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June 1957 The Silent Statistic, Why the empty choir lofts, tottering symphony societies, and few professional bands?, By Frederick Fennell

The consistently astounding statistics that our country’s ever-expanding research and information centers make available to us paint a formidable picture of the busy musical society in which we work and live. I can’t remember when the magical figure of 50,000 was not used to indicate the number of school bands and orchestras.
   Facts are fascinating. We live by them, and one can hardly make much music without admitting their existence. An overwhelming number of them, stretched alphabetically from a cappella thru zymbel, fill the Harvard Dictionary and tax the facilities of the Library of Congress. With constant revision and inexorable addition the pile grows ever larger while the figures stretch toward the next
   The millions of American school students reportedly engaged in the 1956-57 musical season represent a staggering statistic, but in spite of figures the danger exists that music education is becoming one large and very vague statistic — impressive perhaps, but none-the-less vague and often alarmingly silent.


   Each county, district, or all-state orchestra, band, or chorus fills the air with magnificent music. These organizations are beautiful to see, too – stages filled with uniforms, pastel-colored gowns, dark suits, and eager, interesting faces. The scene is re-enacted everywhere. Most of these young men and women have had a few years of music supervision or instruction and have learned something of the art of ensemble.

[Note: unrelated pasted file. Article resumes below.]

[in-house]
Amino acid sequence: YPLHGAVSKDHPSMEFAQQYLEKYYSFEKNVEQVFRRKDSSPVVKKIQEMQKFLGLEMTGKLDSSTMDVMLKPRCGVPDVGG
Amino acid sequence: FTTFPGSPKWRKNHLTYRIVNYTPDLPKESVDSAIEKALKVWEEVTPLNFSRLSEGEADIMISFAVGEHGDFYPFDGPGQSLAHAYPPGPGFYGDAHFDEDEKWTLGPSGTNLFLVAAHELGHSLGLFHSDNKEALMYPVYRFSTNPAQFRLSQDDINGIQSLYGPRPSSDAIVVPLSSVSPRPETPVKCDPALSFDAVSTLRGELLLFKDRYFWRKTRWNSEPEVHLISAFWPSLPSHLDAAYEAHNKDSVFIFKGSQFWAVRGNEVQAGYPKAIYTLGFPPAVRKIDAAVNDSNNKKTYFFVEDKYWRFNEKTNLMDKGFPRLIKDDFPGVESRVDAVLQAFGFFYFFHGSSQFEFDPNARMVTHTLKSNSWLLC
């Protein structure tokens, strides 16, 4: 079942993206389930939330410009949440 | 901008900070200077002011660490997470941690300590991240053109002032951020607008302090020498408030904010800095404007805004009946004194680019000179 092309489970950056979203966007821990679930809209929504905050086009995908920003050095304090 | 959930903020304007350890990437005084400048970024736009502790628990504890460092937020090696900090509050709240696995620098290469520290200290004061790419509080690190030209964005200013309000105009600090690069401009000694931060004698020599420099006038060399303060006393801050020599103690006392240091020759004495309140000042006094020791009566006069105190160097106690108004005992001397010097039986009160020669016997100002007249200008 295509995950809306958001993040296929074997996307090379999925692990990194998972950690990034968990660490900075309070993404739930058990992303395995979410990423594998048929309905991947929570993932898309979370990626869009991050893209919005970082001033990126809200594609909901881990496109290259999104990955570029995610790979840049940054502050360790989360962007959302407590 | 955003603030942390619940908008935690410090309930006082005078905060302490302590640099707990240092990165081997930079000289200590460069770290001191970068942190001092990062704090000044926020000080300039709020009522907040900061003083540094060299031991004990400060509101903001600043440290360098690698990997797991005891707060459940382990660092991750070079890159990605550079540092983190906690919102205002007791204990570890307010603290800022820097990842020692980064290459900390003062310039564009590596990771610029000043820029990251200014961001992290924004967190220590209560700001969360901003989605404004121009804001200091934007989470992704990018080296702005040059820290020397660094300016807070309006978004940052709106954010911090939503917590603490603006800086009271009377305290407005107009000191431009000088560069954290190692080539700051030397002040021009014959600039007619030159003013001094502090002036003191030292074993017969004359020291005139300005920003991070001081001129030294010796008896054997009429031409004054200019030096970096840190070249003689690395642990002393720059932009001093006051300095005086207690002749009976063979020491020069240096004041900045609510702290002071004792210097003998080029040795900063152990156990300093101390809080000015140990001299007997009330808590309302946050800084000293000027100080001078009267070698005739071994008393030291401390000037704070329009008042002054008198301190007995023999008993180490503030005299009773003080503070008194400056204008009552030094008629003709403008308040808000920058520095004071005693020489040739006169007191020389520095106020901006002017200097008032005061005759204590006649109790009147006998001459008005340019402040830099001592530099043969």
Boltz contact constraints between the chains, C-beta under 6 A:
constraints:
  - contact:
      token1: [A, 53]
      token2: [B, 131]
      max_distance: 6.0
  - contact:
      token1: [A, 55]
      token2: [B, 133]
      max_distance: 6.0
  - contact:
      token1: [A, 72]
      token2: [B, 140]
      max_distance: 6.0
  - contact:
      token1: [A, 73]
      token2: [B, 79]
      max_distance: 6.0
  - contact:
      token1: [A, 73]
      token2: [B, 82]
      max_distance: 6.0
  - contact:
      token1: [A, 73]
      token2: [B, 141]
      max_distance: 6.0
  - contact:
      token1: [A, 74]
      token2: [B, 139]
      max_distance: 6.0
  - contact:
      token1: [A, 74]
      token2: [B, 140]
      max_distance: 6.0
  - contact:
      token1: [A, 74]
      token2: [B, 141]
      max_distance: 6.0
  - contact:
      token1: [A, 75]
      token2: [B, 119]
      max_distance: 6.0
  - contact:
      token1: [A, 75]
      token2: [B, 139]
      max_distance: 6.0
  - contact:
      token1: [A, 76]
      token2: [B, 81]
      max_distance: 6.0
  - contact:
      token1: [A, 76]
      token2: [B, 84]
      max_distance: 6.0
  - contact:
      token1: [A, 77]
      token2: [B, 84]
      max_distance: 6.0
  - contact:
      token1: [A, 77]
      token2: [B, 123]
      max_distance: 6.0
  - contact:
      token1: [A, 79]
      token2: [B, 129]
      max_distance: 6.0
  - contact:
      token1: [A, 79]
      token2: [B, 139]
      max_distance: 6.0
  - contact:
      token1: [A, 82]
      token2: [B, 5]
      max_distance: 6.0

Some may have uncovered a dormant musical talent or interest while sharing social experiences traveling to distant places: some may have felt a touch of great music brush across their cheeks  – been a little closer to the spirit than any other subject in their school curriculum can bring them. As the curtains close at the conclusion of their portion of the festival performance one can justifiably feel that something worthwhile has been achieved!

The Future
   What becomes of most of these young people? What is their future, other than the dismal end of becoming a statistic of past achievements?
   We can fervently hope that this will not be so. But, in spite of the unprecedented participation of hundreds of thousands of young people in school music, a vast majority of our church choirs, for example, cannot even turn out a pumper’s guard for a Wednesday night rehearsal or a Sunday service. Even those who beg, plead, coerce, or pay find none of these (save possibly the last) to be really satisfactory methods for the maintenance of a vested choir that deserves the name.
   How can we who conduct, teach, or administrate honestly ignore the silent statistics of the empty choir loft, the shaky symphony society, or (he almost total absence of the town band? Why do we lose the interest of young people in singing and playing or in supporting and encouraging those who do, if they themselves do not? Could it be that we teach them too much about isolated areas of music’s broad domain, concentrating in the narrow field of what is called a man’s specialty?
   Could it be that we do such a complete job of teaching them to fear participation in non-school activities while they are in school that when they graduate they don’t even know or care that other kinds of music making are open to them? Could it be that those of us who conduct community groups do not know how to maintain attractive social intercourse with those who do volunteer to make music?
   I don’t know the answers to these questions, but I suspect that these and similar conditions, most of which are bred in the secondary schools, must take the responsibility for the empty choir lofts, the tottering symphony societies, and the almost nonexistent professional bands.

Who is to Blame?